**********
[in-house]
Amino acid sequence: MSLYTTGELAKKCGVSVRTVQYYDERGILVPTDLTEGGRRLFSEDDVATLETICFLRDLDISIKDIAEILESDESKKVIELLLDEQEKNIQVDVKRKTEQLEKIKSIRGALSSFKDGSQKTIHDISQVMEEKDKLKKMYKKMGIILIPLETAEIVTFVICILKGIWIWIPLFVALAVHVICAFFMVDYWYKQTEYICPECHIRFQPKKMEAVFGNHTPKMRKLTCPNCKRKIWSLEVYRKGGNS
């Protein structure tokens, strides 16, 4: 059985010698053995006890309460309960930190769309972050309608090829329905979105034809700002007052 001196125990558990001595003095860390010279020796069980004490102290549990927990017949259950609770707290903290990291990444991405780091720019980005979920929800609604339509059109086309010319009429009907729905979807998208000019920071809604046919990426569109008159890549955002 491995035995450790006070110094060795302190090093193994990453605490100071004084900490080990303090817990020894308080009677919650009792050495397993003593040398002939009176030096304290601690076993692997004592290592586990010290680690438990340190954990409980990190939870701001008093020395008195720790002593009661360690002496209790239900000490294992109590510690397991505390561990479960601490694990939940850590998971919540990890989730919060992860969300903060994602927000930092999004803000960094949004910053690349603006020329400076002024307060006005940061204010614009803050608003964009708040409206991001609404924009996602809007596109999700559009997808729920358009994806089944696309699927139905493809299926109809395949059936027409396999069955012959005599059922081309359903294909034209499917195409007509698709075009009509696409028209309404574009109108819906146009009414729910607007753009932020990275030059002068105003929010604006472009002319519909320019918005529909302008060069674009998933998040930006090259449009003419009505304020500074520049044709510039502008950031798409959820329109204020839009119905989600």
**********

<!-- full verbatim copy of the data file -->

[in-house]
Amino acid sequence: MSLYTTGELAKKCGVSVRTVQYYDERGILVPTDLTEGGRRLFSEDDVATLETICFLRDLDISIKDIAEILESDESKKVIELLLDEQEKNIQVDVKRKTEQLEKIKSIRGALSSFKDGSQKTIHDISQVMEEKDKLKKMYKKMGIILIPLETAEIVTFVICILKGIWIWIPLFVALAVHVICAFFMVDYWYKQTEYICPECHIRFQPKKMEAVFGNHTPKMRKLTCPNCKRKIWSLEVYRKGGNS
């Protein structure tokens, strides 16, 4: 059985010698053995006890309460309960930190769309972050309608090829329905979105034809700002007052 001196125990558990001595003095860390010279020796069980004490102290549990927990017949259950609770707290903290990291990444991405780091720019980005979920929800609604339509059109086309010319009429009907729905979807998208000019920071809604046919990426569109008159890549955002 491995035995450790006070110094060795302190090093193994990453605490100071004084900490080990303090817990020894308080009677919650009792050495397993003593040398002939009176030096304290601690076993692997004592290592586990010290680690438990340190954990409980990190939870701001008093020395008195720790002593009661360690002496209790239900000490294992109590510690397991505390561990479960601490694990939940850590998971919540990890989730919060992860969300903060994602927000930092999004803000960094949004910053690349603006020329400076002024307060006005940061204010614009803050608003964009708040409206991001609404924009996602809007596109999700559009997808729920358009994806089944696309699927139905493809299926109809395949059936027409396999069955012959005599059922081309359903294909034209499917195409007509698709075009009509696409028209309404574009109108819906146009009414729910607007753009932020990275030059002068105003929010604006472009002319519909320019918005529909302008060069674009998933998040930006090259449009003419009505304020500074520049044709510039502008950031798409959820329109204020839009119905989600």